Hesperidin linked to several health benefits, more research needed

BARTOW, Fla. – A new systematic review links the hesperidin found in oranges and 100% orange juice to health benefits, though more research is needed to further strengthen results.   

The Florida Department of Citrus-funded review examined published studies relating to hesperidin in 100% orange juice and its impact on several chronic conditions and other measurements, such as blood levels of nutrients, oxidative stress, inflammatory markers and insulin levels.  Conducted by researchers at the University of Florida, the comprehensive analysis included 20 studies published between 2005 and 2021. The results were published online in Critical Reviews in Food Science and Nutrition.

“This was the first review and gap analysis to look at the effects of hesperidin, exclusively delivered by 100% orange juice, on various diseases, conditions, and related markers,” said Dr. Rosa Walsh, the director of scientific research at the Florida Department of Citrus. “Looking at the research as a whole, we do see a trend for some positive results.”

The review revealed that compared to lower intakes, higher intakes of hesperidin delivered by 100% orange juice were reported to be associated with better outcomes, including some related to cardiovascular issues such as blood lipids and blood pressure, as well as oxidative stress and inflammatory markers. According to the findings, the strongest associations appeared to be for antioxidant and phenolic biomarkers, suggesting that hesperidin and orange juice were effective at increasing the intake or levels of nutrients in the body or having beneficial effects on specific markers of diseases or conditions.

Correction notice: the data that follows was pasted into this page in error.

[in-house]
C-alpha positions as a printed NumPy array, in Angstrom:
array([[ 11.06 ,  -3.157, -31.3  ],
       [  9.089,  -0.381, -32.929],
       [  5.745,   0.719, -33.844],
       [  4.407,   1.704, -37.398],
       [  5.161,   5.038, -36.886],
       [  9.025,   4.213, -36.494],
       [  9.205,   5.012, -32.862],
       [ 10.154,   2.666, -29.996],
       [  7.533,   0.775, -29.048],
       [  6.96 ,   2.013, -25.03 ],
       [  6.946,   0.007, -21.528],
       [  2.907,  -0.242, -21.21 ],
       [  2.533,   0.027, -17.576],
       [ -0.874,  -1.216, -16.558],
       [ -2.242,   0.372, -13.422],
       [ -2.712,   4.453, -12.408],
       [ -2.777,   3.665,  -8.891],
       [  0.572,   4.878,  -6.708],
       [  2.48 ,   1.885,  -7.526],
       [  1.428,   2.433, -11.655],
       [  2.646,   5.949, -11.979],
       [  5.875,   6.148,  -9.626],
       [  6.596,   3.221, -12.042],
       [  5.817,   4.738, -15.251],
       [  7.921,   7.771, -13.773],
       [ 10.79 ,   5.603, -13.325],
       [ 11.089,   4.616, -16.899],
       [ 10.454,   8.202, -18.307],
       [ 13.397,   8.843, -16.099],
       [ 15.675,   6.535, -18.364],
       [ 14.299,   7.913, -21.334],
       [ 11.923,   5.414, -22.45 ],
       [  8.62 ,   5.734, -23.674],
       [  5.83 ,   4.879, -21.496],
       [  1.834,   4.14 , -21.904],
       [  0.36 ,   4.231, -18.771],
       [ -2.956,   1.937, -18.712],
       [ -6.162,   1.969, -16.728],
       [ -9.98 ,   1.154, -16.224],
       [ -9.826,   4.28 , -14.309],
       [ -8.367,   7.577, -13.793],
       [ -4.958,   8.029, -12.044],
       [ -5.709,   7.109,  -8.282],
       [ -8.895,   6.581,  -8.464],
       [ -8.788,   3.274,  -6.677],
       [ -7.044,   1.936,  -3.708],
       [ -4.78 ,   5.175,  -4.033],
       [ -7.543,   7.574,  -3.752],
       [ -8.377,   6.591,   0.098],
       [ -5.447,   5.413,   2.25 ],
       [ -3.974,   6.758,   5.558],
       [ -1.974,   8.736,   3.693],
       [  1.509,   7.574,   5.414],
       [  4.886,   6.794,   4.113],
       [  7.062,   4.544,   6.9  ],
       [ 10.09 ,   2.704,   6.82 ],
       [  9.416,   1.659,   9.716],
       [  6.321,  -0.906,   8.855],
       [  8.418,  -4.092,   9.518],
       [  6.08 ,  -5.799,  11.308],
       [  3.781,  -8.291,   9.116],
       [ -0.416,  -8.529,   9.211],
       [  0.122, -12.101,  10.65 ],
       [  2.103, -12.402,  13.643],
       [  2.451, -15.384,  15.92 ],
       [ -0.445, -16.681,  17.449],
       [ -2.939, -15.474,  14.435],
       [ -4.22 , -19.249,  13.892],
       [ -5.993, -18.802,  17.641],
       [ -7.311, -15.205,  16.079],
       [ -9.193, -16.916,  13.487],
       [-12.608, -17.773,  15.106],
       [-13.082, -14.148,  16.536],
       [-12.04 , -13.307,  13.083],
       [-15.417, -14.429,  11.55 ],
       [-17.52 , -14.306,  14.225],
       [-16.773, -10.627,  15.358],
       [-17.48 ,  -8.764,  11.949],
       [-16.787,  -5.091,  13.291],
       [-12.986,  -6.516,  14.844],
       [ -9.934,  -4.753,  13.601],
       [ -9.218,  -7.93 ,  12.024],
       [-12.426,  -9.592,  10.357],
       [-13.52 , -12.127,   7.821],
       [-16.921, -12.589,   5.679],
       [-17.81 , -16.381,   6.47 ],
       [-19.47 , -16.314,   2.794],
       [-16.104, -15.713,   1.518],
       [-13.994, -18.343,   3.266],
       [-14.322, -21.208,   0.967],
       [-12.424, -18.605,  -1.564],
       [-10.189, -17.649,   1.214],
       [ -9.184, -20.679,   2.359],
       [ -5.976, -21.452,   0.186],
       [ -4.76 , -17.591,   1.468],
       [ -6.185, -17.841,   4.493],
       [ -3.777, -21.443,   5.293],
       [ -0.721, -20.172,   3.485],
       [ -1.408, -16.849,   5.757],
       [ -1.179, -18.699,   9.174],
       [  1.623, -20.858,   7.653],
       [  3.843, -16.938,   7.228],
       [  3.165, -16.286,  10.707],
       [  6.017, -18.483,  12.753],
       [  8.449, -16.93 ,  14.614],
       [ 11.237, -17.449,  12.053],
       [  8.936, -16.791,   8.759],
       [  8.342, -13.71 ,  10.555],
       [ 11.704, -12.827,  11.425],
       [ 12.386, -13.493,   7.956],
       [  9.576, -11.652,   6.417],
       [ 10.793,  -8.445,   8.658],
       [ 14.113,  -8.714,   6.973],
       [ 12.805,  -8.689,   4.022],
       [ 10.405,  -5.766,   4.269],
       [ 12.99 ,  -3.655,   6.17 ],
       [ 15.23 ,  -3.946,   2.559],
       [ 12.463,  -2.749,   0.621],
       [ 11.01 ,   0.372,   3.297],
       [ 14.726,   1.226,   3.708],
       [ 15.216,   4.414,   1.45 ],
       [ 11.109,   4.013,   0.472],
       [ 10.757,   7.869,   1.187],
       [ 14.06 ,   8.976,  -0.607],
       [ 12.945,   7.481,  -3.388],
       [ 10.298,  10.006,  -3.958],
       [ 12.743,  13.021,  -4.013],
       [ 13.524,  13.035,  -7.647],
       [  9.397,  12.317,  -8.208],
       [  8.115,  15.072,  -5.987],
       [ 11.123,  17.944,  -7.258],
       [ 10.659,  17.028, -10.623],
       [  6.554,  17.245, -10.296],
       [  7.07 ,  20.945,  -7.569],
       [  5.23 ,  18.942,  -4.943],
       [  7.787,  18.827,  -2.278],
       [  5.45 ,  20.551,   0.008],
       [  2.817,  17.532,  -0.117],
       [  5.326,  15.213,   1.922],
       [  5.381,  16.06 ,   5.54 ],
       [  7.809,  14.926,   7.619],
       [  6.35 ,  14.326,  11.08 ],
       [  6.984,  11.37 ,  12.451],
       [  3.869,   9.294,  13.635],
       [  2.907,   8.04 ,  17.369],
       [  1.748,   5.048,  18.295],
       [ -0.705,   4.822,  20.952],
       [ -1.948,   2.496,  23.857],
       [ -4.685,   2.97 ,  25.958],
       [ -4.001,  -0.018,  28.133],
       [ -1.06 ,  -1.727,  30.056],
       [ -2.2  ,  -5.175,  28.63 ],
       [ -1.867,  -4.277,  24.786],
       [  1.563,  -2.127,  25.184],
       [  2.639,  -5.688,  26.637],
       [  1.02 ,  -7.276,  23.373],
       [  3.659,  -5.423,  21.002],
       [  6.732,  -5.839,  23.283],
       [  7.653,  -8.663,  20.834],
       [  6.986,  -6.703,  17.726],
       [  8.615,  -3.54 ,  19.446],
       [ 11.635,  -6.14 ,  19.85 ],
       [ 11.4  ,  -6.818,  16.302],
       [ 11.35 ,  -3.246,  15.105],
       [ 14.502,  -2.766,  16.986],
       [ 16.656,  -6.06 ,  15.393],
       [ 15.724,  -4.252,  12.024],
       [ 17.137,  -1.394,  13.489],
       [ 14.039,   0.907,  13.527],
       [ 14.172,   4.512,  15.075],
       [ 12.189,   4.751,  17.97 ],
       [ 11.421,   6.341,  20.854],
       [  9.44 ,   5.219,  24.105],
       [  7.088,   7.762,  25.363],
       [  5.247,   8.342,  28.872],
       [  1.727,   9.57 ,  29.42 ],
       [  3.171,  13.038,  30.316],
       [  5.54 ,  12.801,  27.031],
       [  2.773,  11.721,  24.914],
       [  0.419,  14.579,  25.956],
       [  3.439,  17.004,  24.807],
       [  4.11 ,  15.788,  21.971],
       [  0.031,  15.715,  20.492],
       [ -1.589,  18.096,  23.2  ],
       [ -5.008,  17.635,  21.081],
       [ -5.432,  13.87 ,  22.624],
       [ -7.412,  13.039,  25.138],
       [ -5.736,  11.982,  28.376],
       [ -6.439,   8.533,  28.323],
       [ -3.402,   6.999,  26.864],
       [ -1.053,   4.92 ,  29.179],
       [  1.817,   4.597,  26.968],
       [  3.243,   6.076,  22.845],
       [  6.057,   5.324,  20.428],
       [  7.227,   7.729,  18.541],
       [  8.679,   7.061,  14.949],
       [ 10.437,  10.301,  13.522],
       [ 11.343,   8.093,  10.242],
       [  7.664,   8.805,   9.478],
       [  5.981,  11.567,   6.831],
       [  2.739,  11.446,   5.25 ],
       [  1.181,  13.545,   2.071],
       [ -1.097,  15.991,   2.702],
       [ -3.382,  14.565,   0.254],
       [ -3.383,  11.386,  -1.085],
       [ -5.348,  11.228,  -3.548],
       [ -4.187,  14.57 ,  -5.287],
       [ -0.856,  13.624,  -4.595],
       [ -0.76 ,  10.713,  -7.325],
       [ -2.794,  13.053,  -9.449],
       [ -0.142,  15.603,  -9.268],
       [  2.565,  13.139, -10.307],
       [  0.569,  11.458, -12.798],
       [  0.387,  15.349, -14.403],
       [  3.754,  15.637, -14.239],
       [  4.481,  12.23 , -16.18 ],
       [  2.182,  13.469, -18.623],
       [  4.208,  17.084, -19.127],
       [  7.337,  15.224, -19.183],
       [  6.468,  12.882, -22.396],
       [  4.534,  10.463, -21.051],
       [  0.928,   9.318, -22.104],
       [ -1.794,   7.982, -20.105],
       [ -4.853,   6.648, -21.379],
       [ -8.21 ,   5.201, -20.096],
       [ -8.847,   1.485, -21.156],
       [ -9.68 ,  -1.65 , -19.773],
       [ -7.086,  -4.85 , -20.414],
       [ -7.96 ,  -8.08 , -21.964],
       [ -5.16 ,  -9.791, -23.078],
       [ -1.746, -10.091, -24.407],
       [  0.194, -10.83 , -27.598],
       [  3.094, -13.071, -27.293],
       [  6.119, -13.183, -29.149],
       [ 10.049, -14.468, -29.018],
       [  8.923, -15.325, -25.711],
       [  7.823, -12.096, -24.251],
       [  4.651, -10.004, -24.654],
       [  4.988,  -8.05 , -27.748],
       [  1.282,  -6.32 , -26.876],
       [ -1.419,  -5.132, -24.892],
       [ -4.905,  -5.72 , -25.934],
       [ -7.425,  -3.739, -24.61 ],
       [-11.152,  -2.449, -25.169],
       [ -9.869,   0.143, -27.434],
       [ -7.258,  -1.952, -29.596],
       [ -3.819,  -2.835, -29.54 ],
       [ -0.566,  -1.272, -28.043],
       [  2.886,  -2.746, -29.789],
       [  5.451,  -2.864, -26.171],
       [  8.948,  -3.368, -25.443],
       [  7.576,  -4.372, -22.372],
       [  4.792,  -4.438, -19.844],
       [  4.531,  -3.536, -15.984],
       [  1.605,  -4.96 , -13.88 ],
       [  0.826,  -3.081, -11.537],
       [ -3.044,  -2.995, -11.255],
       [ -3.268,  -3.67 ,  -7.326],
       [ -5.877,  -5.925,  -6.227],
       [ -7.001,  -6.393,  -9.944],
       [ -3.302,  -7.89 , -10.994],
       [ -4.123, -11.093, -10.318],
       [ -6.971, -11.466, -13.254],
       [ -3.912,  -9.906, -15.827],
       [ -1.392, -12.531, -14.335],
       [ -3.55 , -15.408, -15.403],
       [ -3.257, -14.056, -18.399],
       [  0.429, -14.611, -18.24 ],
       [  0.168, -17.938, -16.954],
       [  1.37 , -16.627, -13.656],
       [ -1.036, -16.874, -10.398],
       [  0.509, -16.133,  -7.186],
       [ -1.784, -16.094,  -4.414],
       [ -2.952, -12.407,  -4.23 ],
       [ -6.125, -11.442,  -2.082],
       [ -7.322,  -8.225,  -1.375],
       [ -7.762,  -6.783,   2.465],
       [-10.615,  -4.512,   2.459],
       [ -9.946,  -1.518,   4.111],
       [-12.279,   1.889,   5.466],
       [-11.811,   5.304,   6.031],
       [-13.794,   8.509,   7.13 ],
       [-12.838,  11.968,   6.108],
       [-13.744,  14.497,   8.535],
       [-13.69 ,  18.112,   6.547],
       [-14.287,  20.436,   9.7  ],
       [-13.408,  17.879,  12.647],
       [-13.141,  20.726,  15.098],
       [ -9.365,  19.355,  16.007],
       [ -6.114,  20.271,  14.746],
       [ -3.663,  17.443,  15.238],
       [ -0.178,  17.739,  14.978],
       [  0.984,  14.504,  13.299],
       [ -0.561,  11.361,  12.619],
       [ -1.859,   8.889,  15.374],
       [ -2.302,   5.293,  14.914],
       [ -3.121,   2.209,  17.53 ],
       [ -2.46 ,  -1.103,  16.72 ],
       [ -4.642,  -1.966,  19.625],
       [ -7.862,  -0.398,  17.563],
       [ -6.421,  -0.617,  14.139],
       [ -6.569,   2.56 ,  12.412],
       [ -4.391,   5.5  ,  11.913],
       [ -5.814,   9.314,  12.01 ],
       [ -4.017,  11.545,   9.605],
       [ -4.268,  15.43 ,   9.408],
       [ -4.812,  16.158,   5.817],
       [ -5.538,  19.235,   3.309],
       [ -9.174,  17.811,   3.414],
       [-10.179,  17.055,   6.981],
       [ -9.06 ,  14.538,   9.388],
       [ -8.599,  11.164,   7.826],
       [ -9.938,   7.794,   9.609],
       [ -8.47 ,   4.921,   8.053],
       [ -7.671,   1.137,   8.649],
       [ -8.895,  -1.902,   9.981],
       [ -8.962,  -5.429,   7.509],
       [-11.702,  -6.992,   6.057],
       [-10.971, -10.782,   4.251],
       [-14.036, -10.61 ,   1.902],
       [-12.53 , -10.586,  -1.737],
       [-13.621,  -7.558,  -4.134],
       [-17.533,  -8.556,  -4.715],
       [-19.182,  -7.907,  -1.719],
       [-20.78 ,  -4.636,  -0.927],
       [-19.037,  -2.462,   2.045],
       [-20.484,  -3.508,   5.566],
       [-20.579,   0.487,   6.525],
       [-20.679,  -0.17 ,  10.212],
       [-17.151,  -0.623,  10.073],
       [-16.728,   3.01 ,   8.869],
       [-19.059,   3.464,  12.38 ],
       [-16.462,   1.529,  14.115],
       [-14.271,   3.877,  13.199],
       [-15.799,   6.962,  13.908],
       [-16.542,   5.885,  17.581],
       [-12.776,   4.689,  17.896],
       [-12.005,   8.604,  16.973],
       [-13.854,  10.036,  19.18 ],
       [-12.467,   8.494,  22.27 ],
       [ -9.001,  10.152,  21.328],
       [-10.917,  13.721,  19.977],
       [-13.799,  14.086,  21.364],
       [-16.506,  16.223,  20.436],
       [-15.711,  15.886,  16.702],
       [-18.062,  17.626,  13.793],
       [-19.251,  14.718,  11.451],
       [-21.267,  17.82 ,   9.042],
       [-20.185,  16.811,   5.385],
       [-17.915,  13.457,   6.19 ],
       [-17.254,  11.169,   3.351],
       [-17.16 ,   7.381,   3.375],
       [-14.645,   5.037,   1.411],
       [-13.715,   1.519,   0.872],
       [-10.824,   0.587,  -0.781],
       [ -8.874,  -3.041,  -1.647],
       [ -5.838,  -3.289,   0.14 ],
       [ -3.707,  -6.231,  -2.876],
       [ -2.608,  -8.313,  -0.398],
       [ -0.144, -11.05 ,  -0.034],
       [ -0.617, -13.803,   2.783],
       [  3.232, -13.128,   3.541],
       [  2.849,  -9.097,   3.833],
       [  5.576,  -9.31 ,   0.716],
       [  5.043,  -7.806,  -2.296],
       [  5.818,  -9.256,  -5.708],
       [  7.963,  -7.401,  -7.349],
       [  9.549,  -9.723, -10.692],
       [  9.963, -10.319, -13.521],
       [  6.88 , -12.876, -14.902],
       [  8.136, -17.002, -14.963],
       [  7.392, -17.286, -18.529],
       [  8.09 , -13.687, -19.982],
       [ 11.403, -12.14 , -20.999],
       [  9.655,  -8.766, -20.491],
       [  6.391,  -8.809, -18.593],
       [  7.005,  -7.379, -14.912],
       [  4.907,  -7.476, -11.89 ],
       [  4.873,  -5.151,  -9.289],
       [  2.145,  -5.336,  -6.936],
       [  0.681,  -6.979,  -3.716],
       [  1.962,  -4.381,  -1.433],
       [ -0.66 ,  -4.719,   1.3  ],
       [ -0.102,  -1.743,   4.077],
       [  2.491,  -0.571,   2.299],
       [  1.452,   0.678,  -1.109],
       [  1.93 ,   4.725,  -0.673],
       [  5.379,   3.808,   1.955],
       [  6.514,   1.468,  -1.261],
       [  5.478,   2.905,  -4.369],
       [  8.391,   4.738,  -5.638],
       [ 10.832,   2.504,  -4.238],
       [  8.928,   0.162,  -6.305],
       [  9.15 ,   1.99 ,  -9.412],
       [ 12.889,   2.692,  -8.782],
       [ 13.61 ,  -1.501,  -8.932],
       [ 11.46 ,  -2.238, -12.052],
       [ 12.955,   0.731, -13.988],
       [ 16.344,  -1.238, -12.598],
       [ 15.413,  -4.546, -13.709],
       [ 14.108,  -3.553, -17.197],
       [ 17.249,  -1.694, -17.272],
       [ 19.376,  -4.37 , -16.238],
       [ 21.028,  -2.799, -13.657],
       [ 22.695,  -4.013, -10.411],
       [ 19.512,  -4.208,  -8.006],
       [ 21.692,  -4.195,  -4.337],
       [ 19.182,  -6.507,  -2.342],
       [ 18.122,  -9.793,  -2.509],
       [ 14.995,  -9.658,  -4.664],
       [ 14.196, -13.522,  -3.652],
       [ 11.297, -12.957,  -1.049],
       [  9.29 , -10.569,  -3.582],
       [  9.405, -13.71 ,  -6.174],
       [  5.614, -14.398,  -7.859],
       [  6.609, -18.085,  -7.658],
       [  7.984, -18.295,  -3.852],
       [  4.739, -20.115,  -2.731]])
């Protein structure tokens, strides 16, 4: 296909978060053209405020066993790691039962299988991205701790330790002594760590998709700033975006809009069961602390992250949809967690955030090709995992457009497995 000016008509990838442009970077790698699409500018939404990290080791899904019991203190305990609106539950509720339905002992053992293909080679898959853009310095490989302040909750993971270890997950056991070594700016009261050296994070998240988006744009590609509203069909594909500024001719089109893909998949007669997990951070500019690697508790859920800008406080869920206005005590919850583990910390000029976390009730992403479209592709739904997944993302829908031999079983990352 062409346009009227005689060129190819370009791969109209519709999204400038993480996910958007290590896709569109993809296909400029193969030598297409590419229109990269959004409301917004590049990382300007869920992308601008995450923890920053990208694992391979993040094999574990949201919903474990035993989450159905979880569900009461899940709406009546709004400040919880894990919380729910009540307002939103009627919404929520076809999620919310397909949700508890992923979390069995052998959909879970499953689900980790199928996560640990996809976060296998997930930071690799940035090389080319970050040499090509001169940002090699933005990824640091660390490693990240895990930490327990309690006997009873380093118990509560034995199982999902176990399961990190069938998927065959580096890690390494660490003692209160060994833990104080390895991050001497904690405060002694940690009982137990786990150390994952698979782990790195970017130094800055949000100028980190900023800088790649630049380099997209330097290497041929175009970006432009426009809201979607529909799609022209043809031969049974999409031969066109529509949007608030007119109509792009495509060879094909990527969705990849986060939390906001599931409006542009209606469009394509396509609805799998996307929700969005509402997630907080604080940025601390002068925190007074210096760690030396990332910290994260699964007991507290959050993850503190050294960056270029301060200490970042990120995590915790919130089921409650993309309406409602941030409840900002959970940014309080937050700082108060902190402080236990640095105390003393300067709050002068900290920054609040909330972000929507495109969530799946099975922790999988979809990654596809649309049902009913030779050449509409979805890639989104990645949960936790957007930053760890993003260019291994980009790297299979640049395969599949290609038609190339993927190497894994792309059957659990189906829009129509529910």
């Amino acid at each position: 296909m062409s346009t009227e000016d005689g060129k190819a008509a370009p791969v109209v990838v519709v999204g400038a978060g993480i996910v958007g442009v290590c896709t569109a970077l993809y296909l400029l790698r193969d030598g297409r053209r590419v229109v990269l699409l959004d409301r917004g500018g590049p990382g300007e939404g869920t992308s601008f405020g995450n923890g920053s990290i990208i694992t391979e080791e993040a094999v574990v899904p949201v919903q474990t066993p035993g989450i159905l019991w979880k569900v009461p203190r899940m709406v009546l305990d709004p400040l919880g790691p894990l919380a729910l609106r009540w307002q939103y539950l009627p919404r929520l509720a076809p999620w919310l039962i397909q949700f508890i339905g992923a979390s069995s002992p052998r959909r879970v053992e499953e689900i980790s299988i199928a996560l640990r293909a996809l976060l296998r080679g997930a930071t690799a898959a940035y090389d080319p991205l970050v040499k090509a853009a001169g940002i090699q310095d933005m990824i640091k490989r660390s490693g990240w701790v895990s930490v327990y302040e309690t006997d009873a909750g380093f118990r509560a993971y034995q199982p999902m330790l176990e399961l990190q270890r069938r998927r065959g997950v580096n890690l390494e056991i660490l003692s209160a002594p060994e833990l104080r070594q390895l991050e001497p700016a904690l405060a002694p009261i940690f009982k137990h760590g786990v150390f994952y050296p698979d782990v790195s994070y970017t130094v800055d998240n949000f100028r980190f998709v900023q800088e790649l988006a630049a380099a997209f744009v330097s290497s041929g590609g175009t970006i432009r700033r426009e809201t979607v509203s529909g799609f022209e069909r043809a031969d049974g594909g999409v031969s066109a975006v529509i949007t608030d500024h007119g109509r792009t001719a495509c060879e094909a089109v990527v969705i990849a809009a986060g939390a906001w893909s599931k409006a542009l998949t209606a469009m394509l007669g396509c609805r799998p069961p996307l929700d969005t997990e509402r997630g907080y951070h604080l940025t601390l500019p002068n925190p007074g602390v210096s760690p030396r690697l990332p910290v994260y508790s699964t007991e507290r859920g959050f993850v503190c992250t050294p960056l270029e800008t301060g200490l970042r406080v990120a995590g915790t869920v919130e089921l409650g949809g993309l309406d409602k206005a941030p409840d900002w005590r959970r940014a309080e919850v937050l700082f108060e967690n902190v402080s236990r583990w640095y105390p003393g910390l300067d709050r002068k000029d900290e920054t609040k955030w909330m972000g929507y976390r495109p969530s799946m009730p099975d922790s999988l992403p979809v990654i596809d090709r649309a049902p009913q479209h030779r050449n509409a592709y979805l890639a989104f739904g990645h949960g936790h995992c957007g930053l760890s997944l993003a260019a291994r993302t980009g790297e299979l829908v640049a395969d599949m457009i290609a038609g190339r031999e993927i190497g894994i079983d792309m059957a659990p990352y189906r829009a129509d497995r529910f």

Systematic reviews establish up-front guidelines for the selection of studies to analyze. Not only does this type of review evaluate study results, but it also looks at the overall quality of and potential bias in those studies. The review was unique because it also included a gap analysis, which helps identify areas to help strengthen the body of research on a particular topic.

“This type of analysis is especially helpful as we or others plan future research related to hesperidin and orange juice,” Walsh said. “We hope that this study will promote more wide-spread interest and research in this area.”

The gap analysis concluded additional research is needed and should be more consistent with respect to study design and methodology so comparison among studies is easier and can lead to more definitive conclusions. Florida Department of Citrus’ scientific research department, and other researchers, can use these results as they continue to consider, design, and fund research projects to examine the nutrition and health benefits of 100 percent orange juice and hesperidin.

About the Florida Department of Citrus

The Florida Department of Citrus is an executive agency of Florida government charged with the marketing, research, and regulation of the Florida citrus industry.  Its activities are funded by a tax paid by growers on each box of citrus that moves through commercial channels.  The industry employs more than 33,000 people, provides an annual economic impact of $6.762 billion to the state, and contributes hundreds of millions of dollars in tax revenues that help support Florida’s schools, roads, and health care services. For more information about the Florida Department of Citrus, please visit FloridaCitrus.org/newsroom.